• richardmitnick 12:34 pm on April 11, 2016 Permalink | Reply
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    From SA: “Cosmic Speed Measurement Suggests Dark Energy Mystery” 

    Scientific American

    Scientific American

    April 11, 2016
    Clara Moskowitz

    1
    ESA/NASA/Hubble

    NASA/ESA Hubble Telescope
    NASA/ESA Hubble Telescope

    Our universe is flying apart, with galaxies moving away from each other faster each moment than they were the moment before. Scientists have known about this acceleration since the late 1990s, but whatever is causing it—dubbed dark energy—remains a mystery. Now the latest measurement of how fast the cosmos is growing thickens the plot further: The universe appears to be ballooning more quickly than it should be, even after accounting for the accelerating expansion caused by dark energy.

    Scientists came to this conclusion after comparing their new measurement of the cosmic expansion rate, called the Hubble constant, to predictions of what the Hubble constant should be based on evidence from the early universe. The puzzling conflict—which was hinted at in earlier data and confirmed in the new calculation—means that either one or both of the measurements are flawed, or that dark energy or some other aspect of nature acts differently than we think.

    “The bottom line is that the universe looks like it’s expanding about eight percent faster than you would have expected based on how it looked in its youth and how we expect it to evolve,” says study leader Adam Riess of the Space Telescope Science Institute in Baltimore, Md. “We have to take this pretty darn seriously.” He and his colleagues described their findings, based on observations from the Hubble Space Telescope, in a paper* submitted last week to the Astrophysical Journal and posted on the preprint server arXiv.

    A dark energy wrinkle

    One of the most exciting possibilities is that dark energy is even stranger than the leading theory suggests. Most observations support the idea that dark energy behaves like a “cosmological constant,” a term Albert Einstein inserted into his equations of general relativity and later removed. This kind of dark energy would arise from empty space, which, according to quantum mechanics, is not empty at all, but rather filled with pairs of “virtual” particles and antiparticles that constantly pop in and out of existence. These virtual particles would carry energy, which in turn might exert a kind of negative gravity that pushes everything in the universe outward.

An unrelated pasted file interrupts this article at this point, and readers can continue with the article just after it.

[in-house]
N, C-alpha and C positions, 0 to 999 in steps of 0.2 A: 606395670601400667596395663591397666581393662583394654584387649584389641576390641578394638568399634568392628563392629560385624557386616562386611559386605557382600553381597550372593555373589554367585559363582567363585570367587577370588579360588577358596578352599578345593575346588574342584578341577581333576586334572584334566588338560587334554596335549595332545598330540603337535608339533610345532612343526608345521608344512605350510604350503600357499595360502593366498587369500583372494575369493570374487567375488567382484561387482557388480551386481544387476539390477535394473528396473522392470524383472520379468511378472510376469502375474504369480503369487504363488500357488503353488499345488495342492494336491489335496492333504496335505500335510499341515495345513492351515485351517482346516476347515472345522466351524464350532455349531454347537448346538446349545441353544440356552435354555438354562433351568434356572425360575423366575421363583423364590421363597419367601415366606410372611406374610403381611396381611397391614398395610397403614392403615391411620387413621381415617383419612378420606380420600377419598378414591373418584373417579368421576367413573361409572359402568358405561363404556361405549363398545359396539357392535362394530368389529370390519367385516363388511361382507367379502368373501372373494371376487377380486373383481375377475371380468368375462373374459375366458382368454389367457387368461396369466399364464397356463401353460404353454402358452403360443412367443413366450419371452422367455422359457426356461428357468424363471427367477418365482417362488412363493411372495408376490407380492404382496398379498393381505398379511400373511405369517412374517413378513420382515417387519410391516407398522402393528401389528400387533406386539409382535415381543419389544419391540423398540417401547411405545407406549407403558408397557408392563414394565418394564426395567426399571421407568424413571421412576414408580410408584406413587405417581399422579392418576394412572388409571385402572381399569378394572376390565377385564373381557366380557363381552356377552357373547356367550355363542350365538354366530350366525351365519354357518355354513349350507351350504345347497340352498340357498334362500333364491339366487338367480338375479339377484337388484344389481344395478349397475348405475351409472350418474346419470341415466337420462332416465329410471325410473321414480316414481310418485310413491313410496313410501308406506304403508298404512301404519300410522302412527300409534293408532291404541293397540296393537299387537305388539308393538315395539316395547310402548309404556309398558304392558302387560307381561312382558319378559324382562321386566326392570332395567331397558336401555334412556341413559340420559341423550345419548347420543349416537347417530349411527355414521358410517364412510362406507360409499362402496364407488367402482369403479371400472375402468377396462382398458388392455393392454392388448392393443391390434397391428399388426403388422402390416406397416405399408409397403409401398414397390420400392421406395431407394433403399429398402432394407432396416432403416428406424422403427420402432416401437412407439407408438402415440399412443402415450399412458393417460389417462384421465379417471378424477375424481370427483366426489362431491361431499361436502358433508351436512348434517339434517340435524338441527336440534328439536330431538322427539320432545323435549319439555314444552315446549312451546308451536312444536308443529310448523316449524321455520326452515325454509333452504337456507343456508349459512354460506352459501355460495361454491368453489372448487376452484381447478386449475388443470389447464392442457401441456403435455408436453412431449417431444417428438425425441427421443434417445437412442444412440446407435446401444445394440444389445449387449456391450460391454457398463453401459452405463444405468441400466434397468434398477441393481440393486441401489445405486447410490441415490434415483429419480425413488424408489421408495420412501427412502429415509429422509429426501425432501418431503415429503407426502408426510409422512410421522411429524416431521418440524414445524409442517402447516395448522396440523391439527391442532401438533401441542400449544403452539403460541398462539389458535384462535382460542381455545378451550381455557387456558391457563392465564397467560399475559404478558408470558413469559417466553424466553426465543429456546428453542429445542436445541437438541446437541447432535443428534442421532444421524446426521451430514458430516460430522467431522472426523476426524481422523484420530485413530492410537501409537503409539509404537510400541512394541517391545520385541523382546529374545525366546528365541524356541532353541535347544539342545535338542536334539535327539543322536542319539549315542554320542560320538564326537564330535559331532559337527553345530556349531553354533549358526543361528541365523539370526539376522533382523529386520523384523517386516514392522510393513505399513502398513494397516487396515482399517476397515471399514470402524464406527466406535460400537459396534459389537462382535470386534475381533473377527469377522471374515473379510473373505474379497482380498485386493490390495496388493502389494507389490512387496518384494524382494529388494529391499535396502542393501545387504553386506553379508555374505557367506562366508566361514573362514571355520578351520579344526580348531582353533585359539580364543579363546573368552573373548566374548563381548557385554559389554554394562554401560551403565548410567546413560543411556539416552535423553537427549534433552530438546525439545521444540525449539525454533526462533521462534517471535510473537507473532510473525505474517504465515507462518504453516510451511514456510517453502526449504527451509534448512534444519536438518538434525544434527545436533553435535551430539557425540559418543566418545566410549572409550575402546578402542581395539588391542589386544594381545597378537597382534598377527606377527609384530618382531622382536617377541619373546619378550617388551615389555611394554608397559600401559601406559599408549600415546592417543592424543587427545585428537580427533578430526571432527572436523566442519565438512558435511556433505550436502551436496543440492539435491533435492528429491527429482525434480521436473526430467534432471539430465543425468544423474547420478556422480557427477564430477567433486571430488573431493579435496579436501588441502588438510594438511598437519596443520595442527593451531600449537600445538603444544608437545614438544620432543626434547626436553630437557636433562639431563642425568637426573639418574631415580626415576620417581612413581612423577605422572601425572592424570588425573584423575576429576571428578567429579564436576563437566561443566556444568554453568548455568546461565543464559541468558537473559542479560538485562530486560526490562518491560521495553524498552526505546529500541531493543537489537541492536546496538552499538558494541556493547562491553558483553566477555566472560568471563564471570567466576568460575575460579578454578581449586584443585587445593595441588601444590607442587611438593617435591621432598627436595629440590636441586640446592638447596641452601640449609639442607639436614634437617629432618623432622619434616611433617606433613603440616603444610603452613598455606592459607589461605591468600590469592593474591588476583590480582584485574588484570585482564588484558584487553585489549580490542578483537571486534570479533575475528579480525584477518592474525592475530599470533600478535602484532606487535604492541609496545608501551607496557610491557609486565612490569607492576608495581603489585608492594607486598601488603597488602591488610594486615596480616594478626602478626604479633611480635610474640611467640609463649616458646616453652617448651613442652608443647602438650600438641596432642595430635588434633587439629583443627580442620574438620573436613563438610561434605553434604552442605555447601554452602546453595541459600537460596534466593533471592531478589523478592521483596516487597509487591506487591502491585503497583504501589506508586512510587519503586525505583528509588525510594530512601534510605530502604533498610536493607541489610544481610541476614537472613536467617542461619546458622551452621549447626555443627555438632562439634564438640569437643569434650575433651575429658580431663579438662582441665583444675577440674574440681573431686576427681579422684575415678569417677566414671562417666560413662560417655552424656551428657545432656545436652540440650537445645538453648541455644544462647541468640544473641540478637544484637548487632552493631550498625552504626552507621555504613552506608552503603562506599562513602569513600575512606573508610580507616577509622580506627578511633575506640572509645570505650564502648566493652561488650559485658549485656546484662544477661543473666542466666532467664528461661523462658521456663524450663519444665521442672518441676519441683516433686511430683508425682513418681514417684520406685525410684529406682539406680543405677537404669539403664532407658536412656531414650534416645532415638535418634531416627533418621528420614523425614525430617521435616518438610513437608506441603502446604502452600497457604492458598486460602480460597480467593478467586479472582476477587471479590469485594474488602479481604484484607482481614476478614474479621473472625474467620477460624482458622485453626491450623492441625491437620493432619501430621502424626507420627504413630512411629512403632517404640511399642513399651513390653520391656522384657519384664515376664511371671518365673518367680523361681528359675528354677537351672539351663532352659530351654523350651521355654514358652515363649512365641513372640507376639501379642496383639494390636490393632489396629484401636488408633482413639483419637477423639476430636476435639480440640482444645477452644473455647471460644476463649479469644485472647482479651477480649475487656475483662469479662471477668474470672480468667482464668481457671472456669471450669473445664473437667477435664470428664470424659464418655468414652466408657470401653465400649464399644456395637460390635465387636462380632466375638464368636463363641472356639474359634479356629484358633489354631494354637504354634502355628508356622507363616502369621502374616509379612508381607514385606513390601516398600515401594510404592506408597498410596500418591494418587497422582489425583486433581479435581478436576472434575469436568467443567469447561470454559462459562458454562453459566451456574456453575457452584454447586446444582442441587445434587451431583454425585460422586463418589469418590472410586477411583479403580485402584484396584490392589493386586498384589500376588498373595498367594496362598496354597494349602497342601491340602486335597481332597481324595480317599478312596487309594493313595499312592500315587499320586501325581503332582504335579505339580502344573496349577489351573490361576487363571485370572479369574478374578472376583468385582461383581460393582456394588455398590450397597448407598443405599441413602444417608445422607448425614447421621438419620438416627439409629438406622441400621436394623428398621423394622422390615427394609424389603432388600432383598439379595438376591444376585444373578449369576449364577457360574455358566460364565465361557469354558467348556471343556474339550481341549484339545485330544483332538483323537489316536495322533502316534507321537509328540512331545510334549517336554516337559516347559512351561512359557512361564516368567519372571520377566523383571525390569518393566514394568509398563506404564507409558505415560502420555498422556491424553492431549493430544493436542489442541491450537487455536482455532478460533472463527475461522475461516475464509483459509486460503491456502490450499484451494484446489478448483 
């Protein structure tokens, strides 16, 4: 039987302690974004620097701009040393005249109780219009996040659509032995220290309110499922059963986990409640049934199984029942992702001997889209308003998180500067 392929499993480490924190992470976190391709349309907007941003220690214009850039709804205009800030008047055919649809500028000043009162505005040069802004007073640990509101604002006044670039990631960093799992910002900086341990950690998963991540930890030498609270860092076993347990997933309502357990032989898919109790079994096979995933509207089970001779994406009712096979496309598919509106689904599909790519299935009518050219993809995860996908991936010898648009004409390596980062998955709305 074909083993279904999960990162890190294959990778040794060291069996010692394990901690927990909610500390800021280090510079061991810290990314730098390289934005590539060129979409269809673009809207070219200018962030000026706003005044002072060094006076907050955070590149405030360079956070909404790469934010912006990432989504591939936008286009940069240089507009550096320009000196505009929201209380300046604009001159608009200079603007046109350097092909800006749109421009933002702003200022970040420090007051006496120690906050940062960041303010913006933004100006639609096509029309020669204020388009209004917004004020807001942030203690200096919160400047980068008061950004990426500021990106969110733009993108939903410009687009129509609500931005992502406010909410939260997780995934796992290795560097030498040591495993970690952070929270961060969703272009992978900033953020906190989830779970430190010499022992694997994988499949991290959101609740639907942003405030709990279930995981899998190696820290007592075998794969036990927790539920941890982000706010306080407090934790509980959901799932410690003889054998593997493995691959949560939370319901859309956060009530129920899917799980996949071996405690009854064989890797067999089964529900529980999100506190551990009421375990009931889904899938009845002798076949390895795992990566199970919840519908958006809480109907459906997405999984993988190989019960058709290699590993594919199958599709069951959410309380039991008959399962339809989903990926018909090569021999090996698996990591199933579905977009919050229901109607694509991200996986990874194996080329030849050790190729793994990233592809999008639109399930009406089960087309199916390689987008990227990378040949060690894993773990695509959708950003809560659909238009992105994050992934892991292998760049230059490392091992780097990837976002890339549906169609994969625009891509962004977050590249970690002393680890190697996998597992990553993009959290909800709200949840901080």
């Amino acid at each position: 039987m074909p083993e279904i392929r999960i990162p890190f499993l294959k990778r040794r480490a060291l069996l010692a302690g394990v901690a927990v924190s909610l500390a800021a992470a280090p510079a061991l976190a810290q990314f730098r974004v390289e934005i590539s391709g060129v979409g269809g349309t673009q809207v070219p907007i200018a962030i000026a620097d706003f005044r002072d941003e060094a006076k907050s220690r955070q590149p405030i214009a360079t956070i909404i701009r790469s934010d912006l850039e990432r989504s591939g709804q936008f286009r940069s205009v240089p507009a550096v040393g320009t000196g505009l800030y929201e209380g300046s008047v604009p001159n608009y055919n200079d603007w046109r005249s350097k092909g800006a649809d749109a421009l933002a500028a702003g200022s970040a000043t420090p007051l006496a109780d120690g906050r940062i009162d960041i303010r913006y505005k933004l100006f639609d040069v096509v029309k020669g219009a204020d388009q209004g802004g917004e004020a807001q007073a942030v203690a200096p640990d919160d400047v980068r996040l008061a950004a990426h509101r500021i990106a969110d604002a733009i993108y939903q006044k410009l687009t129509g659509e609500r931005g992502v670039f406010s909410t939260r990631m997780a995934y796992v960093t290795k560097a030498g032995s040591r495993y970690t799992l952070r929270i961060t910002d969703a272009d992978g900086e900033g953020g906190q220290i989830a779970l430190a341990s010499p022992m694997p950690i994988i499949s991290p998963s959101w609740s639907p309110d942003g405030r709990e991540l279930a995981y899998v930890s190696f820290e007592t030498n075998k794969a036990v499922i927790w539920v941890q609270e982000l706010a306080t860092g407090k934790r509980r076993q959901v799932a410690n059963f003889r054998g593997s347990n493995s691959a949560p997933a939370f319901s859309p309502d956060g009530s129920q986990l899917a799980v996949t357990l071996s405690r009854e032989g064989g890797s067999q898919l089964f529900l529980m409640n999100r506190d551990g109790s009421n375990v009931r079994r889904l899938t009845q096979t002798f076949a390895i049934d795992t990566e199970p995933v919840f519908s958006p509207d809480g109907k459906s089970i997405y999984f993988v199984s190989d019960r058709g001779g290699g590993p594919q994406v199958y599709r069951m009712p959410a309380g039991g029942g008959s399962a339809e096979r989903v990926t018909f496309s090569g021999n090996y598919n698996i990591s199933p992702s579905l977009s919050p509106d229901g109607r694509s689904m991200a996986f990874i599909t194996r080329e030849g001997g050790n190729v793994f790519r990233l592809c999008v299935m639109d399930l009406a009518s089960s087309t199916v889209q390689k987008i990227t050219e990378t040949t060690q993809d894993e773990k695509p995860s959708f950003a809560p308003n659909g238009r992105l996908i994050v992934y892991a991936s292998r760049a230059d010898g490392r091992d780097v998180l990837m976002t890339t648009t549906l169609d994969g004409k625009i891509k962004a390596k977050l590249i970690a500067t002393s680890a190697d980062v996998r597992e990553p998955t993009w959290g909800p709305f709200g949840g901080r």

The Hubble constant discrepancy, though, suggests that dark energy might actually change over space and time, potentially causing an increasing acceleration of the cosmos instead of a constant outward force. One theory proposing this type of dark energy is called quintessence, which posits that dark energy results not from the vacuum of space but from a field that pervades spacetime and can take on different values at different points.

    An alternative explanation for the discrepancy, however, is that the universe contains an additional fundamental particle beyond the ones we know about. In particular, a new species of neutrino—a nearly massless particle that comes in three known varieties so far—could account for the divergence in Hubble constant measurements. If an extra type of neutrino exists, then more of the universe’s total energy would take the form of radiation rather than matter. (Neutrinos, because they have almost no mass, travel near light speed and therefore count as radiation in this calculation). Whereas matter clumps together under gravity, a greater radiation budget would have allowed the universe to expand faster than it would have otherwise.

    And these ideas are just two of the possible implications of the measurements. Another option, for example, is that the universe is not flat, as thought, but slightly curved. Theorists are excitedly pursuing all these notions and more, but the scientists working on the experiments say they must first try to find flaws in their measurements that could account for the divergence. “Basically is there something going on in cosmology that we don’t understand, or is there something going on with the data?” says Charles Bennett of Johns Hopkins University, who has worked on measurements of the Hubble constant from the early universe and was not involved in the latest study. “One of those is lot more exciting, but I think the other may be more likely.”

    Distance ladders

    Riess and his team calculated how fast the universe is growing by comparing the distances to various galaxies with their redshifts—a measure of how much the wavelength of their light has been stretched by the expansion of the universe. Calculating the distances was a tricky feat requiring a technique the researchers call “building a distance ladder.” First they used trusted methods to measure the distances to close galaxies, then used those distances to calibrate measurements of variable stars within the galaxies. These stars, called Cepheids, brighten and dim periodically, allowing them to serve as cosmic yardsticks. Finally, the researchers used Cepheids—which are only visible relatively nearby—to calibrate measurements of a special class of supernova explosions called Type 1a, which erupt with a known brightness that allows astronomers to infer their distances. Once they had reliable measurements of the nearby supernovae, they could compare them with farther supernovae of the same type to get very accurate readings of their distances.